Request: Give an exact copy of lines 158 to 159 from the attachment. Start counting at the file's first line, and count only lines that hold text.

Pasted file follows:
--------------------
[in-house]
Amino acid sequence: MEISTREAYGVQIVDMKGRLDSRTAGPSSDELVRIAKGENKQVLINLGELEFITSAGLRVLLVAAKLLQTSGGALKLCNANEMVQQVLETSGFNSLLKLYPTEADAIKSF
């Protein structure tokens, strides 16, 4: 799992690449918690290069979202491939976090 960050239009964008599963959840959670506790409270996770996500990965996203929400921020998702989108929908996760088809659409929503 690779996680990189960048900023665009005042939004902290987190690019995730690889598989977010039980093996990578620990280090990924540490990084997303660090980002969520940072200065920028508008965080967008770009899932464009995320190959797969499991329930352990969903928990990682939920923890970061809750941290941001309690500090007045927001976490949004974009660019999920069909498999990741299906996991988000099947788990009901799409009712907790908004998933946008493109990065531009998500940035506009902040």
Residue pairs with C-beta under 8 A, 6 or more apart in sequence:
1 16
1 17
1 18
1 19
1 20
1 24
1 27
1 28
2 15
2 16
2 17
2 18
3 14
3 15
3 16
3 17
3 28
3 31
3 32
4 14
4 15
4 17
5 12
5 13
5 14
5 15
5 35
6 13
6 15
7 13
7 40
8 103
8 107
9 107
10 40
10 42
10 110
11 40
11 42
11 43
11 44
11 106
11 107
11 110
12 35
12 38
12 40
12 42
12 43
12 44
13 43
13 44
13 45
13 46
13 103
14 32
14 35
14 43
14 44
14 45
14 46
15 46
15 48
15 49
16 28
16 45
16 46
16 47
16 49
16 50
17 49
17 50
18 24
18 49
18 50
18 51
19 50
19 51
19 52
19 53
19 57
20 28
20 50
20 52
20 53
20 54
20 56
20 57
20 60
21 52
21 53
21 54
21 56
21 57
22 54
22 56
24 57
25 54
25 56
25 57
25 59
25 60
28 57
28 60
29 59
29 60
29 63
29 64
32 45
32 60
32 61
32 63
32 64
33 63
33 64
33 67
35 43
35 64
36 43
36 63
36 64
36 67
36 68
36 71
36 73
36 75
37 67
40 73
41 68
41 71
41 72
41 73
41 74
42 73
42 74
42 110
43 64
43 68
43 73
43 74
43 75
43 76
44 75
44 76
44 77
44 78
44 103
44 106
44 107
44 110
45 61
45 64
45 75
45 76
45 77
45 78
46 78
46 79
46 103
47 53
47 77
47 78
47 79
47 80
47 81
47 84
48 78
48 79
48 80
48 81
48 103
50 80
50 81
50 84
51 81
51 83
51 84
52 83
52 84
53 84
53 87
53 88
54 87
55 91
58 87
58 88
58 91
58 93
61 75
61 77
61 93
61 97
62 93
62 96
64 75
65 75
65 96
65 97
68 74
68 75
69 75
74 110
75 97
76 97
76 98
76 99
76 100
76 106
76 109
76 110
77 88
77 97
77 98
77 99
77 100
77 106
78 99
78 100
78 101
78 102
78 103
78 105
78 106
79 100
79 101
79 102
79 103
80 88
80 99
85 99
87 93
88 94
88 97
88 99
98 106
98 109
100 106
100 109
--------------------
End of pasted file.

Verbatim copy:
45 76
45 77